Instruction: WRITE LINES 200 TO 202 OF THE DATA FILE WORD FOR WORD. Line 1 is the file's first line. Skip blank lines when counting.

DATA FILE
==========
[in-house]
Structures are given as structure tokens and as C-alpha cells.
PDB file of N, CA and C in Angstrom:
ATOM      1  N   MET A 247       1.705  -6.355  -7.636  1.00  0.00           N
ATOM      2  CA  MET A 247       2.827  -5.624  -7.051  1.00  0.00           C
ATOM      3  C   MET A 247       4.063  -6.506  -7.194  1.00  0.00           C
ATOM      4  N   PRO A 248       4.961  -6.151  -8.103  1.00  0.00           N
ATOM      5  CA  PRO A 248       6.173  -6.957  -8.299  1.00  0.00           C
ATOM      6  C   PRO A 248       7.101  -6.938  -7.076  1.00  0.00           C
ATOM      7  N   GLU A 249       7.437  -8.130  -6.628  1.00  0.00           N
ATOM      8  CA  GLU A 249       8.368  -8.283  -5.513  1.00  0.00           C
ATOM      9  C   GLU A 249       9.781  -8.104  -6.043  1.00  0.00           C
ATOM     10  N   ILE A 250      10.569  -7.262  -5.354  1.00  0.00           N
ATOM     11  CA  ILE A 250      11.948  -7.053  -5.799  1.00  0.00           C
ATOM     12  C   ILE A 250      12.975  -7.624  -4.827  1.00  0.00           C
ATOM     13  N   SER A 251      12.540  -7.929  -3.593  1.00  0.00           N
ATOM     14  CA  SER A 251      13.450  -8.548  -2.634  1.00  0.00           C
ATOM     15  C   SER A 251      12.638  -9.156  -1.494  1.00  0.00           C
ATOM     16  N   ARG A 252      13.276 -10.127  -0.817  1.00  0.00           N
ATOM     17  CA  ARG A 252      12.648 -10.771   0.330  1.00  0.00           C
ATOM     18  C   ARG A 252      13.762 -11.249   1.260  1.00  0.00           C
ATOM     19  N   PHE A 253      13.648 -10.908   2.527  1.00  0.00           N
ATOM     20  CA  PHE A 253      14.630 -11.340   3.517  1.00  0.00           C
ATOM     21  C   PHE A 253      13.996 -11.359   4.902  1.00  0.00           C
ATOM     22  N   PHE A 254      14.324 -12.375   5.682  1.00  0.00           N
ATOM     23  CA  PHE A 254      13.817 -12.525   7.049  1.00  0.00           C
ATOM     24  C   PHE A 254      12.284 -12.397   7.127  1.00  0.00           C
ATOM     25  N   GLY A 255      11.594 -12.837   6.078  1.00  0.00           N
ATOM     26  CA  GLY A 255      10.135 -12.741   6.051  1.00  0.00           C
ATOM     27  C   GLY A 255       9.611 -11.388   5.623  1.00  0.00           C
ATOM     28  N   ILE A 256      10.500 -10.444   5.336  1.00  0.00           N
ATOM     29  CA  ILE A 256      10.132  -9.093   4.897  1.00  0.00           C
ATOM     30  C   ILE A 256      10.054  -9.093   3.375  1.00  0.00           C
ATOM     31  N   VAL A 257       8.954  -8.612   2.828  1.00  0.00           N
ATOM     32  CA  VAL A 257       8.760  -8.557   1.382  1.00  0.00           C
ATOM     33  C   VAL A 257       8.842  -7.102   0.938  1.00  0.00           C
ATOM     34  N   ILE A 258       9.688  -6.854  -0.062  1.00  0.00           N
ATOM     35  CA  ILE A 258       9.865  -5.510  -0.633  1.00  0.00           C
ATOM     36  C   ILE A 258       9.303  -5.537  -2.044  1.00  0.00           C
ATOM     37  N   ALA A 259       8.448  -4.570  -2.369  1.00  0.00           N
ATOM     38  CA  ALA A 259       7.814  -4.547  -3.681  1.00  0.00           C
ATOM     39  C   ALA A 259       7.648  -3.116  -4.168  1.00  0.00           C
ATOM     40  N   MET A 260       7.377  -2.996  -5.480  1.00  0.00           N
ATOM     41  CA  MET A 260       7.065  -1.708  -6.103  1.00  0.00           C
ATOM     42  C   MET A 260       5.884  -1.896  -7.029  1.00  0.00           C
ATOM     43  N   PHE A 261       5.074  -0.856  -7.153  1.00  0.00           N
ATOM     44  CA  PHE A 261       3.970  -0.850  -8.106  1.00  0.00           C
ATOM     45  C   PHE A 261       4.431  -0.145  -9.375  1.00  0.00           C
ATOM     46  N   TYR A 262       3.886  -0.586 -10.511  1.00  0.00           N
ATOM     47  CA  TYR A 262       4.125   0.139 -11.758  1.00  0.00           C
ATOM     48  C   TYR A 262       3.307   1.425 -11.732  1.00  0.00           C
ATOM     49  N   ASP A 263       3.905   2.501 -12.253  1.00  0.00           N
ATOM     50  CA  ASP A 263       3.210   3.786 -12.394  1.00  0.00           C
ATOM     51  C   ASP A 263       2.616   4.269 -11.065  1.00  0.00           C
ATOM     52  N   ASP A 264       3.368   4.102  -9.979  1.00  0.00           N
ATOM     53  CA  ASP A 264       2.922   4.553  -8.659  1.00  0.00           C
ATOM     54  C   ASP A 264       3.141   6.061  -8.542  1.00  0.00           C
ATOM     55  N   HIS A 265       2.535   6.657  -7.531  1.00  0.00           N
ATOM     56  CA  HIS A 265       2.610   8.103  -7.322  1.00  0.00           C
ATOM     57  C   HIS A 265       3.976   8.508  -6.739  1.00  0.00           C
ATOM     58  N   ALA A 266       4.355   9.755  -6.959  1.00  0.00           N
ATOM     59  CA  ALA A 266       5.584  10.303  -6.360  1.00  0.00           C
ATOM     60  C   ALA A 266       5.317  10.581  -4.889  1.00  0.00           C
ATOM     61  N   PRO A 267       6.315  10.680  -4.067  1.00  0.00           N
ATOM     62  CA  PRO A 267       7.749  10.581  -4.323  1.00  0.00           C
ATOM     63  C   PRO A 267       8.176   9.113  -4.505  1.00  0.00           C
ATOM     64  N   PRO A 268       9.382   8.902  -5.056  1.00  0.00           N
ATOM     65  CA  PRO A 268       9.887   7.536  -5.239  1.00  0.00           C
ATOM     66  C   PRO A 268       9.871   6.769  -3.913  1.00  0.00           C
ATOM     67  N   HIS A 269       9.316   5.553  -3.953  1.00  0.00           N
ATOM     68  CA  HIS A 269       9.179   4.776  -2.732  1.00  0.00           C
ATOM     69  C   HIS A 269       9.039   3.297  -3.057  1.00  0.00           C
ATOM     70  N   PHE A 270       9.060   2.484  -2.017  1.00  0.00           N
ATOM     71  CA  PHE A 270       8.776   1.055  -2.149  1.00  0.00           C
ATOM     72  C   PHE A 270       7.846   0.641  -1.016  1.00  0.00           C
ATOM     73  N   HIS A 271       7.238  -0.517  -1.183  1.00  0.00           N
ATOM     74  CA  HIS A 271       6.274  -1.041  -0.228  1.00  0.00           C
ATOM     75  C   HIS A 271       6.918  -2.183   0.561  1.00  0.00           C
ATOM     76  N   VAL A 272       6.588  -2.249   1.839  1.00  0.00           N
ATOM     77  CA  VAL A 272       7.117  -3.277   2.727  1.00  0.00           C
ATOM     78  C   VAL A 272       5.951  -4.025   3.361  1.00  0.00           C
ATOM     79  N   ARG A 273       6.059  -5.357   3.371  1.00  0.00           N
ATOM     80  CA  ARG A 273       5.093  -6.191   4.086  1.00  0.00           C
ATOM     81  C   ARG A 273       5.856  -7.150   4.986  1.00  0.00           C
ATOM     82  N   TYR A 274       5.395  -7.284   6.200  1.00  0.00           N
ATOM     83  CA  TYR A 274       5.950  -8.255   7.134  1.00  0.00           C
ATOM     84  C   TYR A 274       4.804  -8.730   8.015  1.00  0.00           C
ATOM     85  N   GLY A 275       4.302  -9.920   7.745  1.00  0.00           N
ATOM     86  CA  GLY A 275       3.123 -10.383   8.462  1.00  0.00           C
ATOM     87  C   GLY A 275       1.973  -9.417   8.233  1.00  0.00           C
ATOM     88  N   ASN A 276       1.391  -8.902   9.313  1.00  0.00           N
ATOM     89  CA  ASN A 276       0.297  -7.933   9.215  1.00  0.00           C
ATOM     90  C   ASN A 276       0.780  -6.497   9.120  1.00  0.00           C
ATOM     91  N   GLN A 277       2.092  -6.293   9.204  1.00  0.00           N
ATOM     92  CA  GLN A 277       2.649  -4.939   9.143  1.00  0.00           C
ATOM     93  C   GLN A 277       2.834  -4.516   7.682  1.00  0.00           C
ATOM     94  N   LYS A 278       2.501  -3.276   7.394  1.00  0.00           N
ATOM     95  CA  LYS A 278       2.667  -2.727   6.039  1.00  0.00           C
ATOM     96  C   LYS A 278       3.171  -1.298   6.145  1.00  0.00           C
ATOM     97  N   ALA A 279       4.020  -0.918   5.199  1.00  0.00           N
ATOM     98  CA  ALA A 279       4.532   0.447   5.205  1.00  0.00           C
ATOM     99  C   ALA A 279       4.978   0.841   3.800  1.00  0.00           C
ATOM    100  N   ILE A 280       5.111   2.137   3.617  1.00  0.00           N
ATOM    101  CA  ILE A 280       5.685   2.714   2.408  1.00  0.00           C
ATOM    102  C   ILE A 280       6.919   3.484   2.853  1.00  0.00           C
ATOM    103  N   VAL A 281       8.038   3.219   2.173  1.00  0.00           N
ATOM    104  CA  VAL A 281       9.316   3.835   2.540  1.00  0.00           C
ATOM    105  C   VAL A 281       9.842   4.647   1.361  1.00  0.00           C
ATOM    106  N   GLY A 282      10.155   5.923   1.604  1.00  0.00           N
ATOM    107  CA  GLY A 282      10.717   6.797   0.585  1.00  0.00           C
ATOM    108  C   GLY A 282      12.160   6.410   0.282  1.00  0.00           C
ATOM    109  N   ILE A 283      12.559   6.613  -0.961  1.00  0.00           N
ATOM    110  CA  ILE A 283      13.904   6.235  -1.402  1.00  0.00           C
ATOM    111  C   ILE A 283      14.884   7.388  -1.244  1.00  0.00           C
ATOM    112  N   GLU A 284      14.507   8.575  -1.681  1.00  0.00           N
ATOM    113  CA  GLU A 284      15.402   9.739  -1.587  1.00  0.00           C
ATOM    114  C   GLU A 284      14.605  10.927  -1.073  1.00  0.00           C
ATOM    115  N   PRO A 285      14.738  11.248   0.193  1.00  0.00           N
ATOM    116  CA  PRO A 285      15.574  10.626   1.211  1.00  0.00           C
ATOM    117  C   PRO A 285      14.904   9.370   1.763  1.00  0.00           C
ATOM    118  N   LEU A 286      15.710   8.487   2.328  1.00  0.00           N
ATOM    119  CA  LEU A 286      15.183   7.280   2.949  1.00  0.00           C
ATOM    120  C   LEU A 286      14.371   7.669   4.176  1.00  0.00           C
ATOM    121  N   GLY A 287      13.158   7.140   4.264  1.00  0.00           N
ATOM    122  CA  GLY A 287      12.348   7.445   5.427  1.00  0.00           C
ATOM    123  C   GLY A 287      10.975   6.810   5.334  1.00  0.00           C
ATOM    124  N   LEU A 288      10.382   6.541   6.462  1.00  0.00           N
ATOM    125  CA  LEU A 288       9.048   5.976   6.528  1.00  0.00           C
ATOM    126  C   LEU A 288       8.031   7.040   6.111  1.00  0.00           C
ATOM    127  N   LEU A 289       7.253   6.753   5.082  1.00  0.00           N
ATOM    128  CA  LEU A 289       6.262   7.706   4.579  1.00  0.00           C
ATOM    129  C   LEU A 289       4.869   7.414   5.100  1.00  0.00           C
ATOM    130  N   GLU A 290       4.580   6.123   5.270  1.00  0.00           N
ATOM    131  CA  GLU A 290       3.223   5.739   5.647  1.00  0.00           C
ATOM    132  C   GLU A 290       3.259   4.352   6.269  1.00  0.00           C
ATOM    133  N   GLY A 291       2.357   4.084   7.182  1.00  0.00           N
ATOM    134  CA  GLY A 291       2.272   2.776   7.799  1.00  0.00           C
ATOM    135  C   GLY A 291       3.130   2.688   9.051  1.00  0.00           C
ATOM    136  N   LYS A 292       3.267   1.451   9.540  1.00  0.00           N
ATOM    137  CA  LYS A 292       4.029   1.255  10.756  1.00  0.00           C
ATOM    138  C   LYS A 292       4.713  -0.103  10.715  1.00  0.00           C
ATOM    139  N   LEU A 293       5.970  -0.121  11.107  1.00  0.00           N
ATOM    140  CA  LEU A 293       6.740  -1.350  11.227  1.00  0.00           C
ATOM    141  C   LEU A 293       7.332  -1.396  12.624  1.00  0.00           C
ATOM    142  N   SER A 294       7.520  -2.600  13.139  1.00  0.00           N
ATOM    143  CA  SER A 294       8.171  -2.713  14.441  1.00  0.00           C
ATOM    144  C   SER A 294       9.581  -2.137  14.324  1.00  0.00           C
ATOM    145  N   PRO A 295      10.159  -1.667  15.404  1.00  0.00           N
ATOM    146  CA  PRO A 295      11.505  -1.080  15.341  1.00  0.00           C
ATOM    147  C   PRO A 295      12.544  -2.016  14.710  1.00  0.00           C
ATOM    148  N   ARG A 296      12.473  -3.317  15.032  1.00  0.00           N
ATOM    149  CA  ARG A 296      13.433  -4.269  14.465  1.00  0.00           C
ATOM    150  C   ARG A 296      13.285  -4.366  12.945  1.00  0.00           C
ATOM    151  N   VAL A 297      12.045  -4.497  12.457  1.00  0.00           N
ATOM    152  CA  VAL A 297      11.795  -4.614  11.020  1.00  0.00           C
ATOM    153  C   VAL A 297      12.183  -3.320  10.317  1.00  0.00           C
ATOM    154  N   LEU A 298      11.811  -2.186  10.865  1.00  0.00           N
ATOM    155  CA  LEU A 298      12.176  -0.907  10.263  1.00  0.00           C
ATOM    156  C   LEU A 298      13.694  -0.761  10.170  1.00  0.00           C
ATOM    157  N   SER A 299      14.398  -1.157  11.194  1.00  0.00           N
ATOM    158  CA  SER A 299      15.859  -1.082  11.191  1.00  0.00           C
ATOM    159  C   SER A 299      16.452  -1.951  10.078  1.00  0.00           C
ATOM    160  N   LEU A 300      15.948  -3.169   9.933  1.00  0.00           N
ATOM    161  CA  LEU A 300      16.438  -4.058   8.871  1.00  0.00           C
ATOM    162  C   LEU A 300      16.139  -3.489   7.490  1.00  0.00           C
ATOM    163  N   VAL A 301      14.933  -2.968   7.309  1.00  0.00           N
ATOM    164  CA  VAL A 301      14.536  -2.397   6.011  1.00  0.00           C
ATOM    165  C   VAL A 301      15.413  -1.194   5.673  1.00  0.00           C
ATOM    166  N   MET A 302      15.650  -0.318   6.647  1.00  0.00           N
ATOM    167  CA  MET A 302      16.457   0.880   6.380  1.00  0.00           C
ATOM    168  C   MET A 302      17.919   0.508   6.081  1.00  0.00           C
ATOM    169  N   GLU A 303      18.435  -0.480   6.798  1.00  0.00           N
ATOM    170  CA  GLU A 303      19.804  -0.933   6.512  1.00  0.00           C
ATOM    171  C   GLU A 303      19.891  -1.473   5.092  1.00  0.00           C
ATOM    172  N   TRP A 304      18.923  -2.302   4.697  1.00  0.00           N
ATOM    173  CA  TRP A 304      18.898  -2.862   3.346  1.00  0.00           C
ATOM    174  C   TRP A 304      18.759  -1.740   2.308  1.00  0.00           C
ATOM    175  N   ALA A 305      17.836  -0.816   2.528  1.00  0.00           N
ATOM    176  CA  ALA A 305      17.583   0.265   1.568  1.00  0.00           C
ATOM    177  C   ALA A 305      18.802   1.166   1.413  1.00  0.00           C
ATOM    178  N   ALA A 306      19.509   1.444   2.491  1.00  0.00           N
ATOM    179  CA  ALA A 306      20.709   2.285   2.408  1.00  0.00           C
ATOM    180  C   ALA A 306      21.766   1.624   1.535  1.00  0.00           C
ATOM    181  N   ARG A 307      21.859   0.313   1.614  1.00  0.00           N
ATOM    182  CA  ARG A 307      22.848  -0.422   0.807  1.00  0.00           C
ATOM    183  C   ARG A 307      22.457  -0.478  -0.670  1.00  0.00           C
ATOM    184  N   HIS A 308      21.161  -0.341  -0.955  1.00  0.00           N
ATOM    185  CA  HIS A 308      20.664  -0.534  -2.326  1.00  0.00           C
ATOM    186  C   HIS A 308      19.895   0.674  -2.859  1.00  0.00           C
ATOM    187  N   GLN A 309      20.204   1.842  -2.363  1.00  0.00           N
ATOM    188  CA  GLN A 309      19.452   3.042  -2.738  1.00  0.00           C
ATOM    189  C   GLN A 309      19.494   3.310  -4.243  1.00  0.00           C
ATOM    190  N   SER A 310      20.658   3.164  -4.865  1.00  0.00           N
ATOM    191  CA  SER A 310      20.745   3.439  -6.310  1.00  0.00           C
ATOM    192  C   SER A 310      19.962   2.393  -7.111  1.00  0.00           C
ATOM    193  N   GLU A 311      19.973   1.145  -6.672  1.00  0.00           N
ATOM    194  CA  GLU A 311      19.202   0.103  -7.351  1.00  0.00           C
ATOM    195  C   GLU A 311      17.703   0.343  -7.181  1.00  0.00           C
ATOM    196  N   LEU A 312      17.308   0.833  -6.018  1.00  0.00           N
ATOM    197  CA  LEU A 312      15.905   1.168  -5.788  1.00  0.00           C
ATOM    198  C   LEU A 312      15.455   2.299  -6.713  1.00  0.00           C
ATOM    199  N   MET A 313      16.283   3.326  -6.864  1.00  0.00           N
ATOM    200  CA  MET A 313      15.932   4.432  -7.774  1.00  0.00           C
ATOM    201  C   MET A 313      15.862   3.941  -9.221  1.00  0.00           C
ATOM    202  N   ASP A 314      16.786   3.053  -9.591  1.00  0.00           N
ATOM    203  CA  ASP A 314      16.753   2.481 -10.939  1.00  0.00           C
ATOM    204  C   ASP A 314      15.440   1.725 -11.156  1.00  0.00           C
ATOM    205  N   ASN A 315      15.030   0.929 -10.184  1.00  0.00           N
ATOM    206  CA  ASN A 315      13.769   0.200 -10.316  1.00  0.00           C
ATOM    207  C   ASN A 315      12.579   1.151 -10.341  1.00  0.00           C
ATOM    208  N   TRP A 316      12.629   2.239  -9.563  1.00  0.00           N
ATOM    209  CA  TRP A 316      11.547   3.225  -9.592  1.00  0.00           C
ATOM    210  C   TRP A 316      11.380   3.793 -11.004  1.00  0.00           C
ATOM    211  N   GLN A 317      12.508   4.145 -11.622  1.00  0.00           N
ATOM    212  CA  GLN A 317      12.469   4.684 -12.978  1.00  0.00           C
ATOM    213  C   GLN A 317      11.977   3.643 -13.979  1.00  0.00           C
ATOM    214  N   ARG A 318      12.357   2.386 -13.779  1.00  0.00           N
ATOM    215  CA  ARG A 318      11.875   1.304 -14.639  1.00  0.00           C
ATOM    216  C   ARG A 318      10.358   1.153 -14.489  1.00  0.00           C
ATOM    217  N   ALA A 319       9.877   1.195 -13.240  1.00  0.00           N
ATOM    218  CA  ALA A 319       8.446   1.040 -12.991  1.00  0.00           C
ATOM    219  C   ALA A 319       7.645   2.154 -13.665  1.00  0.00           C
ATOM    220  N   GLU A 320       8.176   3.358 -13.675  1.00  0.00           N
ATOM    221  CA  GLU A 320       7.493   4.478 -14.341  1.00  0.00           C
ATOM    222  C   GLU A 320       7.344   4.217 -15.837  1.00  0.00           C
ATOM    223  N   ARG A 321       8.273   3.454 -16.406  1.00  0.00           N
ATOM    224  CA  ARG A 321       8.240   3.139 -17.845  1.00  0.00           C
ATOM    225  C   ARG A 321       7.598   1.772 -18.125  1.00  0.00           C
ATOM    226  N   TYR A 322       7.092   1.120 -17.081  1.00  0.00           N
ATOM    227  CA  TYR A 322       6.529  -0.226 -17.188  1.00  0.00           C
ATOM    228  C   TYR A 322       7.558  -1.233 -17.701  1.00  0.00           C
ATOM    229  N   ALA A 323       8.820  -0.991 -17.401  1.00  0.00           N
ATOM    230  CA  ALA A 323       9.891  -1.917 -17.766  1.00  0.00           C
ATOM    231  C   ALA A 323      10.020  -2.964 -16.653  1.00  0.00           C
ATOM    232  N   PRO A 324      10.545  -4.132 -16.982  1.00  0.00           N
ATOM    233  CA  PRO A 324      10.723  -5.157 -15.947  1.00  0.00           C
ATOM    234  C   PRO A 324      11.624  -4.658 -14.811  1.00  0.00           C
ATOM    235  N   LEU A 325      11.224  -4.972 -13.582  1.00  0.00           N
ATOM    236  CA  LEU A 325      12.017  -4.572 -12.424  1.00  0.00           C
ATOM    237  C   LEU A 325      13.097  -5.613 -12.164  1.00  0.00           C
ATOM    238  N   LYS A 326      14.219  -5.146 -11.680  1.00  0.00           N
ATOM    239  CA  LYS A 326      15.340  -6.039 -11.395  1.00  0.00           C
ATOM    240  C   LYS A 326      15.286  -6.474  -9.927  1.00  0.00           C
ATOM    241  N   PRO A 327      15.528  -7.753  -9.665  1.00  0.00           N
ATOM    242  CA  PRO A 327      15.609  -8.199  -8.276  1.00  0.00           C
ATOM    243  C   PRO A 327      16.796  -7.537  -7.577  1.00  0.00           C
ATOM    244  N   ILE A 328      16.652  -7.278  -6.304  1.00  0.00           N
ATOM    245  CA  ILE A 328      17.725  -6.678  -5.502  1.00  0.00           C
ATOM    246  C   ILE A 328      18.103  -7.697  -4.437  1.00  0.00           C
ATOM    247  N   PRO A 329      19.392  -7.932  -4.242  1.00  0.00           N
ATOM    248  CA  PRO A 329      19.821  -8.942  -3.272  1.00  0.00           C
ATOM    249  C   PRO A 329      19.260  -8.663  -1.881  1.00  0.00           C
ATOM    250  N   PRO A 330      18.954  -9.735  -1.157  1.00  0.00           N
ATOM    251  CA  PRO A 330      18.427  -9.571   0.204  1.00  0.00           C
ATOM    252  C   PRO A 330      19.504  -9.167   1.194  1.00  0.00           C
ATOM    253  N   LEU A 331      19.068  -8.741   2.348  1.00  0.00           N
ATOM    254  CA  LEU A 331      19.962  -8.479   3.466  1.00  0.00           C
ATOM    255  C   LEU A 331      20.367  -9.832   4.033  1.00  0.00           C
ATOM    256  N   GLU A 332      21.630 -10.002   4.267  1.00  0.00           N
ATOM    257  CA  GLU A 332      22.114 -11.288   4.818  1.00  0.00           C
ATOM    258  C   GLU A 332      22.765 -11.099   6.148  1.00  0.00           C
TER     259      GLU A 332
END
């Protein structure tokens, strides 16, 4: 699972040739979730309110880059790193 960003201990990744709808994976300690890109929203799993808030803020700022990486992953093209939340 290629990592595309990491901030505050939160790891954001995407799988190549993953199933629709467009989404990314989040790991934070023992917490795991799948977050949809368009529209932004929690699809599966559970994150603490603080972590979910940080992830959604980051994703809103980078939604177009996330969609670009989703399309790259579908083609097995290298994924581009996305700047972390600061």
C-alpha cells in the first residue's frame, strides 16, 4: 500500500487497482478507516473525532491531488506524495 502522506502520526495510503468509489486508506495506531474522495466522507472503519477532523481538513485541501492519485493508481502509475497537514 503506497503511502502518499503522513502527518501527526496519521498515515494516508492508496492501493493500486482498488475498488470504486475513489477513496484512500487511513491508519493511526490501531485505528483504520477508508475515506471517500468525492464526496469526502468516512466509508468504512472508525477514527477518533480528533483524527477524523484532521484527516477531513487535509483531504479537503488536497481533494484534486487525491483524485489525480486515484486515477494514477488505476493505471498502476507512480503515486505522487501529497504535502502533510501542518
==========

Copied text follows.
ATOM    197  CA  LEU A 312      15.905   1.168  -5.788  1.00  0.00           C
ATOM    198  C   LEU A 312      15.455   2.299  -6.713  1.00  0.00           C
ATOM    199  N   MET A 313      16.283   3.326  -6.864  1.00  0.00           N